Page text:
Every Tuesday morning, I review a book that I read recently. If you missed any, you can read past reviews here.
I meet every Tuesday morning with a group of younger leaders at Revolution Church. We just finished discussing the book Relational Intelligence: How Leaders can Expand their Influence through a New Way of Being Smart (kindle version) by Steve Saccone. To see past Saturday afternoon book reviews, click here.
I found Saccone’s book to be incredibly helpful. The reality that relational intelligence is one of the biggest indicators of success or failure for a leader, growing in this area is important. According to Saccone, “Relational intelligence is the ability to learn, understand and comprehend knowledge as it relates to interpersonal dynamics.”
According to Saccone, a relational genius has 6 defining characteristics:
- The story collector
- The energy carrier
- The compelling relator
- The conversational futurist
- The likeable hero
- The disproportionate investor
Here are a few things I highlighted:
- As leaders, our capacity for relational intelligence can be the cause of both our failures and our successes.
- Our ability to forge healthy relationships is increasingly critical to our leadership effectiveness.
- Relationships have a direct correlation to the quality of our lives.
- People will ultimately be disappointed with wealth, status, and success alone, but people will thrive and be influenced by the substance and profound nature of their relationships.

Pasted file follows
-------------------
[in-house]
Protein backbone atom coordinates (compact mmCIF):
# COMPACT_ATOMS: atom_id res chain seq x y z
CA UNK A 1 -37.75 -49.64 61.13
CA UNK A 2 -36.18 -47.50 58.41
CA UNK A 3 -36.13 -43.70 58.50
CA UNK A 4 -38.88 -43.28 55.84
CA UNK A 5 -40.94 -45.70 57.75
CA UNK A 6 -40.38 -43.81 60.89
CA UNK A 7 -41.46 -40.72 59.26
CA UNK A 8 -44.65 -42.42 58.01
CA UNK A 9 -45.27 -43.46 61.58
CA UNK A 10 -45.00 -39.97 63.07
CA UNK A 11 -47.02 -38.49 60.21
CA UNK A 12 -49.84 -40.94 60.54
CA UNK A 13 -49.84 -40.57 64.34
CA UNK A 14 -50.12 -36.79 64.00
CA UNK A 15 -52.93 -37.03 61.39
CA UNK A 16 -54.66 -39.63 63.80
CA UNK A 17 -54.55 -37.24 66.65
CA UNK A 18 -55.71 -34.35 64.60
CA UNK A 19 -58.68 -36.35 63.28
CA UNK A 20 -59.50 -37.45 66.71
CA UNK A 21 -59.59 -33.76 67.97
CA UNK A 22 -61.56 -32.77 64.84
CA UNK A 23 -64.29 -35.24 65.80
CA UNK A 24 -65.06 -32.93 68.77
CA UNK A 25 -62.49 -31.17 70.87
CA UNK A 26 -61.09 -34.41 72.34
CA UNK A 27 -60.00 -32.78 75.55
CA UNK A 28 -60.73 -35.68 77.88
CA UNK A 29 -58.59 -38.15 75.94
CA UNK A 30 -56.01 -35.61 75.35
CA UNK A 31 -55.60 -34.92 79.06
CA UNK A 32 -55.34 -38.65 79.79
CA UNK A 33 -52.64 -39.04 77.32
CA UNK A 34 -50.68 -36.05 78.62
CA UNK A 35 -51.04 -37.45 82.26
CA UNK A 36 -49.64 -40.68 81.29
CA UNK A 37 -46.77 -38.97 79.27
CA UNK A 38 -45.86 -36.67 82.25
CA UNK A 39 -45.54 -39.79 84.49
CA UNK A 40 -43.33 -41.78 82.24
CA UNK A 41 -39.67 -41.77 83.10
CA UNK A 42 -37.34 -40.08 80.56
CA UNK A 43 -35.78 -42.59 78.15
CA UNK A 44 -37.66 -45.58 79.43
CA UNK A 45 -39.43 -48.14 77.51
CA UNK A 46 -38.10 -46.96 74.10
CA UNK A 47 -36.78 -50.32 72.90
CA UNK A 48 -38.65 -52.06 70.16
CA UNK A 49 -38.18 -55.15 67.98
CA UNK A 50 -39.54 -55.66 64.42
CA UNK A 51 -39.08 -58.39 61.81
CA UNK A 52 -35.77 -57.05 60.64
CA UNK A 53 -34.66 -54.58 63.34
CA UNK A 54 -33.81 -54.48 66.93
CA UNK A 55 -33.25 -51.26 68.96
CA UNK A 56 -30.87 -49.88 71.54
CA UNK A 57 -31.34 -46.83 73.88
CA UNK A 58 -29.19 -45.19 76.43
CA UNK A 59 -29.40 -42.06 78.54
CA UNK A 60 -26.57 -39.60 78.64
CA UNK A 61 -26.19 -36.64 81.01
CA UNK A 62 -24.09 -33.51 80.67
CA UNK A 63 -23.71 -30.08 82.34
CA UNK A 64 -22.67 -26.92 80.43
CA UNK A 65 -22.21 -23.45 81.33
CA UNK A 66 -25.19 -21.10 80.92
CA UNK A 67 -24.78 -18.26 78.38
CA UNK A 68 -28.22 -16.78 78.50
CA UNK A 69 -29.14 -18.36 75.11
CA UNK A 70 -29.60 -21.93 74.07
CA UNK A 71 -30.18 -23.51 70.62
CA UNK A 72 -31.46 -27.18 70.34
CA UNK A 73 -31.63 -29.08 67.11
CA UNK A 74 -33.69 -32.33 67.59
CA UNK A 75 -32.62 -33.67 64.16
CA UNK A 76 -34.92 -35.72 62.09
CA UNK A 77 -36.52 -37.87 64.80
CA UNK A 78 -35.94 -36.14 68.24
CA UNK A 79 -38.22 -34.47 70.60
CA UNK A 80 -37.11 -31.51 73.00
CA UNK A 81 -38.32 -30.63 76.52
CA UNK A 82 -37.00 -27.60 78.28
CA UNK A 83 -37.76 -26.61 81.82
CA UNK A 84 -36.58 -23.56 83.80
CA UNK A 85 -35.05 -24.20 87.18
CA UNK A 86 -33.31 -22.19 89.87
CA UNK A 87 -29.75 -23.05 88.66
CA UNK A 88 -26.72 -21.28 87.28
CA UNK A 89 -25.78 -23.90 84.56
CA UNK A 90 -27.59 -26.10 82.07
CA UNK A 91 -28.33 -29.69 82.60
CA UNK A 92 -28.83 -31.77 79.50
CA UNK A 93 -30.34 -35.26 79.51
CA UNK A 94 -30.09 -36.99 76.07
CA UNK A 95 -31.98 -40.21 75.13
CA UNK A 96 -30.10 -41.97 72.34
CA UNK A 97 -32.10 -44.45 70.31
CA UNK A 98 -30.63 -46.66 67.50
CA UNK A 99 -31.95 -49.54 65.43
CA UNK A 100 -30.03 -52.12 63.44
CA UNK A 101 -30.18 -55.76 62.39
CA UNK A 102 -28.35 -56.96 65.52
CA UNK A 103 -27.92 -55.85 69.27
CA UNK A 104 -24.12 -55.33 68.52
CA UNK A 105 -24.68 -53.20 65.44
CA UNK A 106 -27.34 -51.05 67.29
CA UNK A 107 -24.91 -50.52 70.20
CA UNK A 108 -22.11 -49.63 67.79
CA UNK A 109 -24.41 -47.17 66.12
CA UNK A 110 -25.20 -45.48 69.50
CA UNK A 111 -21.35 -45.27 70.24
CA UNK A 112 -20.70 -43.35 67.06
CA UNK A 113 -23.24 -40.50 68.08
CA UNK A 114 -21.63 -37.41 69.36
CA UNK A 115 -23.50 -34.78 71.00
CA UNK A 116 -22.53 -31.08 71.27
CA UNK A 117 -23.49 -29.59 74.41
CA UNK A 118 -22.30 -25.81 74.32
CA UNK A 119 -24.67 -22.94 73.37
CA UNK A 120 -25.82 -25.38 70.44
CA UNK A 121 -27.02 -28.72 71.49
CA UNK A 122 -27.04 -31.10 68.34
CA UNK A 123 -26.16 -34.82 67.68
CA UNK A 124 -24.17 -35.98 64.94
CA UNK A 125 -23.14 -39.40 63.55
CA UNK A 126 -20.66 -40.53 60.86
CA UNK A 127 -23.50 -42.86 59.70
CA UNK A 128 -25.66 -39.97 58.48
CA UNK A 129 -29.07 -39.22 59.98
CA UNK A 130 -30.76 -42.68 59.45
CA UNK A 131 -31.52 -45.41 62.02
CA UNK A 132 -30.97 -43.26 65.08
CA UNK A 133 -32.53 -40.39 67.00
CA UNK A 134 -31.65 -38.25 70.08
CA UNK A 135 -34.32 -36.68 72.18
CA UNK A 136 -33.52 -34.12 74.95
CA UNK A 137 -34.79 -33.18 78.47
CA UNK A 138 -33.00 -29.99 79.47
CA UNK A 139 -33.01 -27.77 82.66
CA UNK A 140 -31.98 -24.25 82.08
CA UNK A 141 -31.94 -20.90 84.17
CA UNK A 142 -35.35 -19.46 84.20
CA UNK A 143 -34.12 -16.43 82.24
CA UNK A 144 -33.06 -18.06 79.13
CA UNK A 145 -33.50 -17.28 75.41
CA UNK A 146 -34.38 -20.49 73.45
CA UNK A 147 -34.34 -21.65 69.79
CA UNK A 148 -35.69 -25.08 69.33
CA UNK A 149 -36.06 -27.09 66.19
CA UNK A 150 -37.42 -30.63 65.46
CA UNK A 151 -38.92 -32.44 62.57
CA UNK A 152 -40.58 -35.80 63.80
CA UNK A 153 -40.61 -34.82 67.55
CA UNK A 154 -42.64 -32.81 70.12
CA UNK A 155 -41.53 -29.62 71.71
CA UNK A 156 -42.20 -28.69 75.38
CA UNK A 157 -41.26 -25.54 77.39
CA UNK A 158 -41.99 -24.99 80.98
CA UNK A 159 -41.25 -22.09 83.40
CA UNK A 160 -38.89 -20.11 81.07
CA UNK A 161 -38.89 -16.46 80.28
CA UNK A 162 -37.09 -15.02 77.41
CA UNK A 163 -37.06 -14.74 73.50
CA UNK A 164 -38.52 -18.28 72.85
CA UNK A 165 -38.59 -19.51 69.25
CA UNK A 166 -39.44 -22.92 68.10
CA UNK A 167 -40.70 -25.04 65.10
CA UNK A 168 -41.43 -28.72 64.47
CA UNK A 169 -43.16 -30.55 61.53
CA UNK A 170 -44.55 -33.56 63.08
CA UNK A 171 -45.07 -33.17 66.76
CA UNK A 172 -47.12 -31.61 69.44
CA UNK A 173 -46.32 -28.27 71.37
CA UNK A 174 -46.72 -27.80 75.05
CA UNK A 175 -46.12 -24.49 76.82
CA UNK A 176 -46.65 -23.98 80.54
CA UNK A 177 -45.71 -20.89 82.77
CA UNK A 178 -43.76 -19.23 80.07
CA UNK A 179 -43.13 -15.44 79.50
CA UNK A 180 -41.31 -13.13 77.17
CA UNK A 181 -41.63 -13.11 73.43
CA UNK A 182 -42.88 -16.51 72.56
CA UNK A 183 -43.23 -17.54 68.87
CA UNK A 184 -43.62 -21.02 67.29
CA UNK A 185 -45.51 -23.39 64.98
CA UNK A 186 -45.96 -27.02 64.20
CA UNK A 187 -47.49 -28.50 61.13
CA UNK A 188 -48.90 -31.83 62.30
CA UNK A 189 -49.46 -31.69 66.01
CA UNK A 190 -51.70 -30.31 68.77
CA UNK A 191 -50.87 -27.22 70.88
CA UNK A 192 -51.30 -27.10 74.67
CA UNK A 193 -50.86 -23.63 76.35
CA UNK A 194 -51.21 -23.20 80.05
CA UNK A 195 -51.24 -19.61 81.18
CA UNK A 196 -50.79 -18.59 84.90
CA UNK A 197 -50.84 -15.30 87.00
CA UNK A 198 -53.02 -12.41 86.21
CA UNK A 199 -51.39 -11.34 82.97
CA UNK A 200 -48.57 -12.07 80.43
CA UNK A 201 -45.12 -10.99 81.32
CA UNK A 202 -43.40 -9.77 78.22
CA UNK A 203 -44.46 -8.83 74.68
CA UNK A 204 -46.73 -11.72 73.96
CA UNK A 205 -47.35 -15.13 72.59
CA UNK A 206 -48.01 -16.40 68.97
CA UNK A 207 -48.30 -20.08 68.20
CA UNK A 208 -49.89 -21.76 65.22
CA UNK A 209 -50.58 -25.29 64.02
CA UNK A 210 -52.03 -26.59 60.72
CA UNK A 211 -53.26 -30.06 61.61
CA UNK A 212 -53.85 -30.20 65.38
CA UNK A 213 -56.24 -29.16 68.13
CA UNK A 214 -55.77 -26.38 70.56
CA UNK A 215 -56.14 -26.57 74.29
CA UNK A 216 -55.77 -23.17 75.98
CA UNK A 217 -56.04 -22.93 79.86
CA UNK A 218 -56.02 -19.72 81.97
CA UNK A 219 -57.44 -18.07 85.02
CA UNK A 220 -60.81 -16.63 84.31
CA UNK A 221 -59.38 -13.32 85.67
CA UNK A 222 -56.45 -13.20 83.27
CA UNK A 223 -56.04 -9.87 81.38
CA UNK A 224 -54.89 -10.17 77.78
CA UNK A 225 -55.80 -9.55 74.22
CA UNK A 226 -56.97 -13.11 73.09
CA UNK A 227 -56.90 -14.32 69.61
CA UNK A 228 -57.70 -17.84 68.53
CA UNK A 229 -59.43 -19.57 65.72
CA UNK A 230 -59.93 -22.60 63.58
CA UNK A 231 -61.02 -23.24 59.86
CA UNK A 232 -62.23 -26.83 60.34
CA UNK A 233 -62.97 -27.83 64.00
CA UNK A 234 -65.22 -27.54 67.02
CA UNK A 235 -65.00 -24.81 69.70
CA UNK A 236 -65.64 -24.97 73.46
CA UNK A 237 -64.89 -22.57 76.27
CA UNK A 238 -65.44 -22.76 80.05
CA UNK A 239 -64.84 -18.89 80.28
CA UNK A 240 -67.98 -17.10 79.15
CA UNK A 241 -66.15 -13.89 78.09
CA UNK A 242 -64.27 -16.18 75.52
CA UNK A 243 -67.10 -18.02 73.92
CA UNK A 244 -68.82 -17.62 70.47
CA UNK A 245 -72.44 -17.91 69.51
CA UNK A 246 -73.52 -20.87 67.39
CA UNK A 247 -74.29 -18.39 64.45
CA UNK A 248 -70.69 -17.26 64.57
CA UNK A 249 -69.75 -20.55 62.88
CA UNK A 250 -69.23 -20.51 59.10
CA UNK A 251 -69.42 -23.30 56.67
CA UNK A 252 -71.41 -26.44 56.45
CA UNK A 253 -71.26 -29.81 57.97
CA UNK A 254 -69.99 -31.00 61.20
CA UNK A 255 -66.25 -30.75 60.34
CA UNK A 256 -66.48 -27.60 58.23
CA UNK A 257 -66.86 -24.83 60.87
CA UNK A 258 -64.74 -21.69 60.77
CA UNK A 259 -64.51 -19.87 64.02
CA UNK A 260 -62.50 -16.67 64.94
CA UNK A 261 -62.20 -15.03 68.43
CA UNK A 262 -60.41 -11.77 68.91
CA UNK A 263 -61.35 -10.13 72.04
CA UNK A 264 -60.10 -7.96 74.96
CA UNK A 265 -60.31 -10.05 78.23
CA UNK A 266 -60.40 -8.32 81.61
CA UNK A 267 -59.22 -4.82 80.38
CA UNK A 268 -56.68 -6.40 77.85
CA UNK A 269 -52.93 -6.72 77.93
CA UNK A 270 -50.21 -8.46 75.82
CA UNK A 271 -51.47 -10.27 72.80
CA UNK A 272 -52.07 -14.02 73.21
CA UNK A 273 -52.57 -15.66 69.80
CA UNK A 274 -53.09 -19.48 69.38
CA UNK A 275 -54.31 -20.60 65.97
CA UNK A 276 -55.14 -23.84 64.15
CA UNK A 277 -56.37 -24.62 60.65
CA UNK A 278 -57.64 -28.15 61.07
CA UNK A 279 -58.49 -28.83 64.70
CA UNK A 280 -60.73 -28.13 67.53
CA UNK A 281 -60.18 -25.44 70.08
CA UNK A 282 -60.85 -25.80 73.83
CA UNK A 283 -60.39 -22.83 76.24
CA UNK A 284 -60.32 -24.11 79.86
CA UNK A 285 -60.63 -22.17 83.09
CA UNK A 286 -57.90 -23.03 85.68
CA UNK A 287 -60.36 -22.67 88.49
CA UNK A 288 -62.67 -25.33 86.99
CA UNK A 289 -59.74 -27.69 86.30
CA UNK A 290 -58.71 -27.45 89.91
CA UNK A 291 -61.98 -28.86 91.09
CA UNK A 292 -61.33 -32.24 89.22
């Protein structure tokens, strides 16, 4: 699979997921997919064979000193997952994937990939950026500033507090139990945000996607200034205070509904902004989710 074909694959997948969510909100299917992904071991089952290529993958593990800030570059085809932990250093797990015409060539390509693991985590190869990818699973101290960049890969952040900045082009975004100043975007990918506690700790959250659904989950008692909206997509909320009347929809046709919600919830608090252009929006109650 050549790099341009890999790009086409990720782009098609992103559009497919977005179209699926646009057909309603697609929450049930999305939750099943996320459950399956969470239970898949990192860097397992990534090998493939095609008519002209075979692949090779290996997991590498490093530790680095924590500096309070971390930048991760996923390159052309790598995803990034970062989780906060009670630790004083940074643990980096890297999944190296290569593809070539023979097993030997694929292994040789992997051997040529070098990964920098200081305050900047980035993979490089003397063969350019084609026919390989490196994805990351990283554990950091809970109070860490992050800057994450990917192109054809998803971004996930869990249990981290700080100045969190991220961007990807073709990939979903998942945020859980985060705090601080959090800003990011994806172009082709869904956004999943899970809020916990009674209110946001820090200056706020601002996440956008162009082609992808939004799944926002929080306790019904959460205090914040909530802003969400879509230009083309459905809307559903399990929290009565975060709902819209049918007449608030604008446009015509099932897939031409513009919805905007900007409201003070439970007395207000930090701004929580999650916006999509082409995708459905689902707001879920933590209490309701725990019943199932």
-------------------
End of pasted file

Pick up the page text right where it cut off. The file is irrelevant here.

- Leaders have the potential to infect people in a way that moves them forward or backward – and this happens primarily through relationship.
- Relational intelligence is the ability to learn, understand and comprehend knowledge as it relates to interpersonal dynamics.
- The purpose of relational intelligence is to enhance the quality of our relationships and expand our influence.
- People feel known when we strongly identify with a distinct part of who they are.
- Story collectors focus on drawing out the dreams, life history, and personhood of the people in their lives.
- Becoming interested in people is not about discovering facts or information about them but exploring what drives their lives, what makes them different from you and mea, and what has shaped who they’ve become.
- Leaders must challenge normal patterns of thinking.
- If leaders don’t embrace the importance of like ability, they’ll lose a significant portion of their audience, and their relational impact will suffer.
- What makes likable people relationally intelligent is revealed in a person’s ability to evoke favorite feelings in their “audience” (that is, the person they’re in a relationship with), in order to produce a positive outcome that serves others well.
- There is a strong connection between success and approachability.
- The more likable you are as a leader, the faster people trust you.